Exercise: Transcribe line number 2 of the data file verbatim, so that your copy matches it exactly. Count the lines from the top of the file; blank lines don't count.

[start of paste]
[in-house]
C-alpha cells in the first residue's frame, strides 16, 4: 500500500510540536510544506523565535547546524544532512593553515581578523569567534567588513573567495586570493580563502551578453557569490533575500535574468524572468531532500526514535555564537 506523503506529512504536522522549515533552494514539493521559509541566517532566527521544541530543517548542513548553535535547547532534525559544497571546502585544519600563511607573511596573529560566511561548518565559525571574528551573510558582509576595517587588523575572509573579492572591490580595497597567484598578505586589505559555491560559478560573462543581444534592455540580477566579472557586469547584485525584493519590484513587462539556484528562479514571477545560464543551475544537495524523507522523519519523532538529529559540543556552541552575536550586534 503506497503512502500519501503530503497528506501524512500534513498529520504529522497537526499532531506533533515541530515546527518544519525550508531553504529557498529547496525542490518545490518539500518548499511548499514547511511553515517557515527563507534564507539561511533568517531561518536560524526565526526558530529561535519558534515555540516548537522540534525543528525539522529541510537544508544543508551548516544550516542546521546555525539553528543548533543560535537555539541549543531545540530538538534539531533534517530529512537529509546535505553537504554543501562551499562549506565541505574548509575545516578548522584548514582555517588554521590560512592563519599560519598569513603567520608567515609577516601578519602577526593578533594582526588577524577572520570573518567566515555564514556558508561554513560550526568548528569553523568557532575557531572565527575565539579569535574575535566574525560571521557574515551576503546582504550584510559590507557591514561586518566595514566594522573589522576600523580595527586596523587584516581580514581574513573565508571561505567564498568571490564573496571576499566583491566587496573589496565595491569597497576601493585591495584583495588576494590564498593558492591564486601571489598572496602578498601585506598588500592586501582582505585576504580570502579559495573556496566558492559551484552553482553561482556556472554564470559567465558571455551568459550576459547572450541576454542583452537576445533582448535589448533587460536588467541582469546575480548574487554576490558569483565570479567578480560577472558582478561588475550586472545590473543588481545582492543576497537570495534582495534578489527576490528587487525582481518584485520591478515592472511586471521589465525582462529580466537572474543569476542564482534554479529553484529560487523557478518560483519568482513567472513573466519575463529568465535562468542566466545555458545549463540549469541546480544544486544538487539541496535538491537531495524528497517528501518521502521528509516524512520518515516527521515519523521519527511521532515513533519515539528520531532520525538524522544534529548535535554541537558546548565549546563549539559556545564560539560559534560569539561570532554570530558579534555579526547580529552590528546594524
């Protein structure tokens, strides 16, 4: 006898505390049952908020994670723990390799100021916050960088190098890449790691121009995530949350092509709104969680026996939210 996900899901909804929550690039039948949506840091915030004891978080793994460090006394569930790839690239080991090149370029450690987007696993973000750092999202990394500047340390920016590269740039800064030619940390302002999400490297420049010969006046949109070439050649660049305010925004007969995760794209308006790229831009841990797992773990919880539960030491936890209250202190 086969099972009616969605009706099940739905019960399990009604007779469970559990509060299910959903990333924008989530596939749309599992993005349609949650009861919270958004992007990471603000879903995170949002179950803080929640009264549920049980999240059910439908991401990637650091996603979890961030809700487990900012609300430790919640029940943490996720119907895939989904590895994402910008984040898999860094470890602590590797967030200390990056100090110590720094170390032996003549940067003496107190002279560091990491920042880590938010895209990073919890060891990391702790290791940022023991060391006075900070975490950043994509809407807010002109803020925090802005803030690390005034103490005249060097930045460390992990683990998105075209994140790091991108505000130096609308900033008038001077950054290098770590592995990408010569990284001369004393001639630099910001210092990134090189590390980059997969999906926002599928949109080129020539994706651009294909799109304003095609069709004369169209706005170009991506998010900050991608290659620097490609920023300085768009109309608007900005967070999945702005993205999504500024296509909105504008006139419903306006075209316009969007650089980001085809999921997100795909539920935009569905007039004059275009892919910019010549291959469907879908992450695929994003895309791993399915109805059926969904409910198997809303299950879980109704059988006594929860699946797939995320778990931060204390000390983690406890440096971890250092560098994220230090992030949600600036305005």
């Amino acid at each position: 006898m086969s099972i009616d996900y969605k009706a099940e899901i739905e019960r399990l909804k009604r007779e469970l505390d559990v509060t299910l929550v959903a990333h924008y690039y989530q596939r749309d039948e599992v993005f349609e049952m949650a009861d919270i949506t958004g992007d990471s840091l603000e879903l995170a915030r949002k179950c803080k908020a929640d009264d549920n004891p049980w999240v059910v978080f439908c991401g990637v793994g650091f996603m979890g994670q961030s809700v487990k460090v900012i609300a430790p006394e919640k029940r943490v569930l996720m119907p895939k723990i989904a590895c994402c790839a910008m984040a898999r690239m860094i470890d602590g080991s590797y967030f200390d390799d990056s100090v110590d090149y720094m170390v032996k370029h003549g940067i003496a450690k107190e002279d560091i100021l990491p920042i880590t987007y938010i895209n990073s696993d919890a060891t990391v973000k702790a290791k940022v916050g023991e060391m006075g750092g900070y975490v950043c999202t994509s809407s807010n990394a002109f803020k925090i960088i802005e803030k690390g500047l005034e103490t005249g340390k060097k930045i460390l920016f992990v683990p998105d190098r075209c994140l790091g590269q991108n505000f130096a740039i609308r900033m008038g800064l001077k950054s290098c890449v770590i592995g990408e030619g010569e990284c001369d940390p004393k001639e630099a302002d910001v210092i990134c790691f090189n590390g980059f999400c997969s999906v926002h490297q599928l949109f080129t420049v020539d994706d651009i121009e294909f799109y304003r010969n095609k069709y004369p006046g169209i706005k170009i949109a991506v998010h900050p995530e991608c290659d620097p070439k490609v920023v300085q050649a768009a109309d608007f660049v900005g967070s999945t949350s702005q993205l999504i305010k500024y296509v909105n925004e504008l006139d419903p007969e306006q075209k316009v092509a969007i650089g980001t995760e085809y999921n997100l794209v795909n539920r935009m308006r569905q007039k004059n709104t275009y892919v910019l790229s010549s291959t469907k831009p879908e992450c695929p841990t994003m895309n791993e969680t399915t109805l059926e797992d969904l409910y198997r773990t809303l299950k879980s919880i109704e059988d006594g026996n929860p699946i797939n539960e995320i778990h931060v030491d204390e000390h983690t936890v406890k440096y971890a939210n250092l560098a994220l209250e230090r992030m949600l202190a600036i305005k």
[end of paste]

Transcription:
C-alpha cells in the first residue's frame, strides 16, 4: 500500500510540536510544506523565535547546524544532512593553515581578523569567534567588513573567495586570493580563502551578453557569490533575500535574468524572468531532500526514535555564537 506523503506529512504536522522549515533552494514539493521559509541566517532566527521544541530543517548542513548553535535547547532534525559544497571546502585544519600563511607573511596573529560566511561548518565559525571574528551573510558582509576595517587588523575572509573579492572591490580595497597567484598578505586589505559555491560559478560573462543581444534592455540580477566579472557586469547584485525584493519590484513587462539556484528562479514571477545560464543551475544537495524523507522523519519523532538529529559540543556552541552575536550586534 503506497503512502500519501503530503497528506501524512500534513498529520504529522497537526499532531506533533515541530515546527518544519525550508531553504529557498529547496525542490518545490518539500518548499511548499514547511511553515517557515527563507534564507539561511533568517531561518536560524526565526526558530529561535519558534515555540516548537522540534525543528525539522529541510537544508544543508551548516544550516542546521546555525539553528543548533543560535537555539541549543531545540530538538534539531533534517530529512537529509546535505553537504554543501562551499562549506565541505574548509575545516578548522584548514582555517588554521590560512592563519599560519598569513603567520608567515609577516601578519602577526593578533594582526588577524577572520570573518567566515555564514556558508561554513560550526568548528569553523568557532575557531572565527575565539579569535574575535566574525560571521557574515551576503546582504550584510559590507557591514561586518566595514566594522573589522576600523580595527586596523587584516581580514581574513573565508571561505567564498568571490564573496571576499566583491566587496573589496565595491569597497576601493585591495584583495588576494590564498593558492591564486601571489598572496602578498601585506598588500592586501582582505585576504580570502579559495573556496566558492559551484552553482553561482556556472554564470559567465558571455551568459550576459547572450541576454542583452537576445533582448535589448533587460536588467541582469546575480548574487554576490558569483565570479567578480560577472558582478561588475550586472545590473543588481545582492543576497537570495534582495534578489527576490528587487525582481518584485520591478515592472511586471521589465525582462529580466537572474543569476542564482534554479529553484529560487523557478518560483519568482513567472513573466519575463529568465535562468542566466545555458545549463540549469541546480544544486544538487539541496535538491537531495524528497517528501518521502521528509516524512520518515516527521515519523521519527511521532515513533519515539528520531532520525538524522544534529548535535554541537558546548565549546563549539559556545564560539560559534560569539561570532554570530558579534555579526547580529552590528546594524